In the early 1950s, my brother built a 16-foot sailboat, and my mother sewed the sails right in the family living room. It was during my college years working at a boathouse near UW-Madison’s student union that I got my feet wet with sailing and maintaining boats in a marina.
The sailboat that I’m building is a schooner with two masts, one carrying a jib and three sails. It has a traditional gaff rig, which means its main sail has four corners and looks similar to a square. This is not a very common look anymore. Most sailboats have arcs that come to a peak. Weighing at 24,000 pounds, the sailboat is built to withstand any storm. It stands 42 feet high and eleven feet long. It has 11,000 pounds of ballast and 9,000 pounds of lead that I poured, which provides equal weight distribution to keep the sailboat upright, stable and reduce buoyancy.
Building something to this magnitude requires extensive, diligent planning. During the late 1980s, I spent about three years planning and designing this sailboat. I have a whole library of boat-building books and studied thoroughly on how to do this.
When it came time to build it, I bought eighteen sheets of particle board, hauled them down to the Bloomer High School and stored them in the industrial art room. One night a week, the high school held an open gym night. I took the pieces out, laid them on the floor of the wrestling room, and I drew one pattern section of the boat each night. It took me a year and a half to make those pattern drawings, which would later be laid inside the boat frame to guide me in the process of cutting and laying the wood.
Early on in the constructing process, my two brothers and a cousin helped me build this boat. We’d work on it every night from 6 p.m. to 10 p.m. We would cut trees from our local land and put them in my brother’s barn. One year, a fire broke out in his barn, and all of that wood burned down. We had to restart from scratch with the help of a friend who had cherrywood.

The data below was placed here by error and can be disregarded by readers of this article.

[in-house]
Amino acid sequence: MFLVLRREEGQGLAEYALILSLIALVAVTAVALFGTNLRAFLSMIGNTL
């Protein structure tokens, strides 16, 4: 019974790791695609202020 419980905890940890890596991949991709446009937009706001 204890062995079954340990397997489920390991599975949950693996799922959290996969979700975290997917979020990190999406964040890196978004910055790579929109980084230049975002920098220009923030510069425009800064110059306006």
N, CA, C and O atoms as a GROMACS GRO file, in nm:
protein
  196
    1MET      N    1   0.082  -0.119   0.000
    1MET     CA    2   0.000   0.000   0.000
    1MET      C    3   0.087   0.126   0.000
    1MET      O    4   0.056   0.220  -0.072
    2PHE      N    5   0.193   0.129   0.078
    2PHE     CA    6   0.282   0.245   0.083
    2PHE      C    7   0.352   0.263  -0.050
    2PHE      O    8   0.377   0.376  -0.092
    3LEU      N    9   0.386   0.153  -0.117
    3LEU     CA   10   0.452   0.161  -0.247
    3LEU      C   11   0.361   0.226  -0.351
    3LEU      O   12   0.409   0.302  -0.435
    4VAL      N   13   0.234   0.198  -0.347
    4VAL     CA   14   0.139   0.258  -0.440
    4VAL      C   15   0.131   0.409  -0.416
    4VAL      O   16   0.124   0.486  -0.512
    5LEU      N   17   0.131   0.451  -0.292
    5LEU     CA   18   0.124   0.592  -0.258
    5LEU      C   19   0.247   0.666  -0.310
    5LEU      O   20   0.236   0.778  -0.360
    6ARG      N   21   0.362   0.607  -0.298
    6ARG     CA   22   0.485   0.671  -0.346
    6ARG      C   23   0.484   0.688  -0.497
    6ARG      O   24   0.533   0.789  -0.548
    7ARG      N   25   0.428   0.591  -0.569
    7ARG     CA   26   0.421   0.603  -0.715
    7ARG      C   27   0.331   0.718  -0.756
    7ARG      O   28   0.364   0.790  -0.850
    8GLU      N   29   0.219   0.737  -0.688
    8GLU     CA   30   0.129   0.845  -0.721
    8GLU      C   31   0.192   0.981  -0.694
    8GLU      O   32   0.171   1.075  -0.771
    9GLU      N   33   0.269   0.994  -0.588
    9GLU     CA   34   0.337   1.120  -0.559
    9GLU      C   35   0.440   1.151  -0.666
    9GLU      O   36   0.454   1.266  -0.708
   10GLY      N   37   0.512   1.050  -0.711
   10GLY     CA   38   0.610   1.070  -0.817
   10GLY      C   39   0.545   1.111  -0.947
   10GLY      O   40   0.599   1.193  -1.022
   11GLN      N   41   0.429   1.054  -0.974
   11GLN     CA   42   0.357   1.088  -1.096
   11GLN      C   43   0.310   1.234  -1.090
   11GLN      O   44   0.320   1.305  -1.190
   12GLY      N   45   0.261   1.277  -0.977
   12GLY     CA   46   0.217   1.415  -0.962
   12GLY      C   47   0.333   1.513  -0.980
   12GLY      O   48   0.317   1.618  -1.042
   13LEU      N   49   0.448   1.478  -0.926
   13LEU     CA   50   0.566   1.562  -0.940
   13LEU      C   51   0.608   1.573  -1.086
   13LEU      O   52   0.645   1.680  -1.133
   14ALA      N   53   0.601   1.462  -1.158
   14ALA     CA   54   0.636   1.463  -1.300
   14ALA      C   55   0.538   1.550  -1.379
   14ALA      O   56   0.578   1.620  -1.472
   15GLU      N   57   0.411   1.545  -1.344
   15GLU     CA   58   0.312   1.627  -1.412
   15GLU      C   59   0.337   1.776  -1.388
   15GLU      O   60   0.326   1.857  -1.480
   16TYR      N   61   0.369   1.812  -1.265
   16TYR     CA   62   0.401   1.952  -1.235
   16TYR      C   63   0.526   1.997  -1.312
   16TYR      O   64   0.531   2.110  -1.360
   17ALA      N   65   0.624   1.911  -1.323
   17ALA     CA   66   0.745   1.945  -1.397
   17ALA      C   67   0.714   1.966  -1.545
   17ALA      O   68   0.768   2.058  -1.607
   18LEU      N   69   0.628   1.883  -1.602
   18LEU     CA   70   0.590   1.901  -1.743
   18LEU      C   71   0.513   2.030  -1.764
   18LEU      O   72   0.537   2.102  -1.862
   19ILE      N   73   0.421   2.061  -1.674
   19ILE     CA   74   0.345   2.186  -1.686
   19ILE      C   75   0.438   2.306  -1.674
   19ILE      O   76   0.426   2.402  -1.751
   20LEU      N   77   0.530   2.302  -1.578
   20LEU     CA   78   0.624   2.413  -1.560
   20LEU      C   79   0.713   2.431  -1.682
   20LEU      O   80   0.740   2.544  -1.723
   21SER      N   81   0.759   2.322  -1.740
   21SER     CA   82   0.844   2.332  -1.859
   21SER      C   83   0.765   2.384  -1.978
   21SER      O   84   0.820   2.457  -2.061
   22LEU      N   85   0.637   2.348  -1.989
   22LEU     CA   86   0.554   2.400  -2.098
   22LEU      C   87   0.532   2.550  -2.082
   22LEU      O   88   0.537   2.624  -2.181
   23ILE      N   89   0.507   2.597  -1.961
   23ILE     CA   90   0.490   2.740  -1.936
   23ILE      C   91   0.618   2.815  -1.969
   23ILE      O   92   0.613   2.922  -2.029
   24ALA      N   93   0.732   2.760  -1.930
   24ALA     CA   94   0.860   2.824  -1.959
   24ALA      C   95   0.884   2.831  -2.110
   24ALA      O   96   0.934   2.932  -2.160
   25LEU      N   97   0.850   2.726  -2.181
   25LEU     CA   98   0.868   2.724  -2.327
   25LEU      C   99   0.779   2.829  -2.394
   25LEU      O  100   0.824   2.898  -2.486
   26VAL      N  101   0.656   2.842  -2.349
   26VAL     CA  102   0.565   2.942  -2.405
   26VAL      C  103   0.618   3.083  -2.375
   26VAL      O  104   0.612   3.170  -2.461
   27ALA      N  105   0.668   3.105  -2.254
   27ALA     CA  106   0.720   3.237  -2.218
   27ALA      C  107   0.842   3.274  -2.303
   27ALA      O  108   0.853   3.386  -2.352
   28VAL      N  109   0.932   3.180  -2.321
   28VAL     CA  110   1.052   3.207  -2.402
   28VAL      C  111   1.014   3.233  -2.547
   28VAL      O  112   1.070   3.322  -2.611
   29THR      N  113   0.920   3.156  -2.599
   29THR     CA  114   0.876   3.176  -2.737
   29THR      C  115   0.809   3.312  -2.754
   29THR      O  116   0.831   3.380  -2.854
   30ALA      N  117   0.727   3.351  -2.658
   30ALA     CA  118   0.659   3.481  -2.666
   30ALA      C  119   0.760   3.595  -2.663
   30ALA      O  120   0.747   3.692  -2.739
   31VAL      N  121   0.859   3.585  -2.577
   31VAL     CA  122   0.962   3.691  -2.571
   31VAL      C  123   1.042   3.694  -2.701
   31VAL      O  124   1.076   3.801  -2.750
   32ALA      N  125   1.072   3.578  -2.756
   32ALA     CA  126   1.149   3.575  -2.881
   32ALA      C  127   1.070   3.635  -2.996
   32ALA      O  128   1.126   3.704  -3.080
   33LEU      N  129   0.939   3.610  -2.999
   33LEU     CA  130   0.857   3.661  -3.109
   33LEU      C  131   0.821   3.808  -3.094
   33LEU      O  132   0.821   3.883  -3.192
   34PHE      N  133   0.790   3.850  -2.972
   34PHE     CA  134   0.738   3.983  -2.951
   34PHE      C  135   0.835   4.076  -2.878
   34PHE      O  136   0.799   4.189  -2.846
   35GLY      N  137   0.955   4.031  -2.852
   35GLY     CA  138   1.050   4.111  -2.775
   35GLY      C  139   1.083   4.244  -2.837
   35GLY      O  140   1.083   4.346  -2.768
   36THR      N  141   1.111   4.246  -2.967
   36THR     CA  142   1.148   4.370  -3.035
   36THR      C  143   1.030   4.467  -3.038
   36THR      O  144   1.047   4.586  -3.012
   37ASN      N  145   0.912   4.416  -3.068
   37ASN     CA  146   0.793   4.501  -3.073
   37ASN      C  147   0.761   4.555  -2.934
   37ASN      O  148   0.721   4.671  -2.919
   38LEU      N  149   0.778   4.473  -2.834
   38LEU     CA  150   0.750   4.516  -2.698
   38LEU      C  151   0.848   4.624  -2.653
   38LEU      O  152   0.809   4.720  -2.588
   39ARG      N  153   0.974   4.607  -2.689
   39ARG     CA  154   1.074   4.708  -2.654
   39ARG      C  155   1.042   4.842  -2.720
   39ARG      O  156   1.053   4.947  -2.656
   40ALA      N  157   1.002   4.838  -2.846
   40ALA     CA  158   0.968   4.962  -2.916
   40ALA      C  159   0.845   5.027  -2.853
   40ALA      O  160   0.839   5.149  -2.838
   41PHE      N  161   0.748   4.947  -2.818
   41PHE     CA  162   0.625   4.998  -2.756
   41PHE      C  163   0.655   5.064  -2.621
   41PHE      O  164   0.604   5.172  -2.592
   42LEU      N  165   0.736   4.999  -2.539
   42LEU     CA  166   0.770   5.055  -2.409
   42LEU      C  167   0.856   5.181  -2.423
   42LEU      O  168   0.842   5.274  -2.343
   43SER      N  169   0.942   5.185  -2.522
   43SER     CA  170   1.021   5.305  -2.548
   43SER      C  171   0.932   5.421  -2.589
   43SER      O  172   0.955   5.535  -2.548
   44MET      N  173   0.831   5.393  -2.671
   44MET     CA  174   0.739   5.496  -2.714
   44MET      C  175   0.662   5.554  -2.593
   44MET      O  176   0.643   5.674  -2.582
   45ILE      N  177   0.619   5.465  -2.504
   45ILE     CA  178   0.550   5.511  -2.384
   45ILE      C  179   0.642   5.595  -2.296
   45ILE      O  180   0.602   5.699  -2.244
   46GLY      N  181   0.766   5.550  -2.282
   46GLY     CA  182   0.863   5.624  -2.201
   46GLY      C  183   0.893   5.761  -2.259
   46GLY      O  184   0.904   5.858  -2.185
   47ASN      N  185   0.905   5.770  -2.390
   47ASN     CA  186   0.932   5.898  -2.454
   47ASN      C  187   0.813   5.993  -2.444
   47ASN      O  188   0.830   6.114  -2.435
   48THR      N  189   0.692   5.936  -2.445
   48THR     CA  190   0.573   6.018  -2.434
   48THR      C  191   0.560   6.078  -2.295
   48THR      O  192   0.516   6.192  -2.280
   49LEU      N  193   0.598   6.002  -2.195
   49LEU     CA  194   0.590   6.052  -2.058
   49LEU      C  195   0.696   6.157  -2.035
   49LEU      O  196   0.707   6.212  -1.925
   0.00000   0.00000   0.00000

This sailboat has been thirty-five-plus years in the making. I haven’t logged how many hours or how much money I’ve poured into building it—that’s too much work. I’m about 95% done. The interior is 98% done and made out of cherrywood with sub-parts made out of white pine. The exterior is made out of white oak. I did all the milling myself. I’ve purchased various parts of the boat from around the world, including the anchor, which was custom-built at the Lunenburg Foundry in Lunenburg, Nova Scotia. I plan to go to Maine this fall to my favorite supply place to pick up a gas stove and hot water heater. There’s a piece of the world right in this boat.
I don’t have as much stamina as I used to, but I still go up and down the steps twenty to thirty times a day to work on the boat. I have days where I work continuously in streaks, then rest for a while, and pick it back up. I have very good legs—no achy joints. My sense of balance is good. If I get done building it and finally sail, great! But, it was always about the exercise—getting myself in shape and keeping me healthy. I always tell people I’m going to live to be 105 years old. That’s my goal.
Bill’s story was produced by Jesse Yang.
Photos of the construction of Bill’s ship.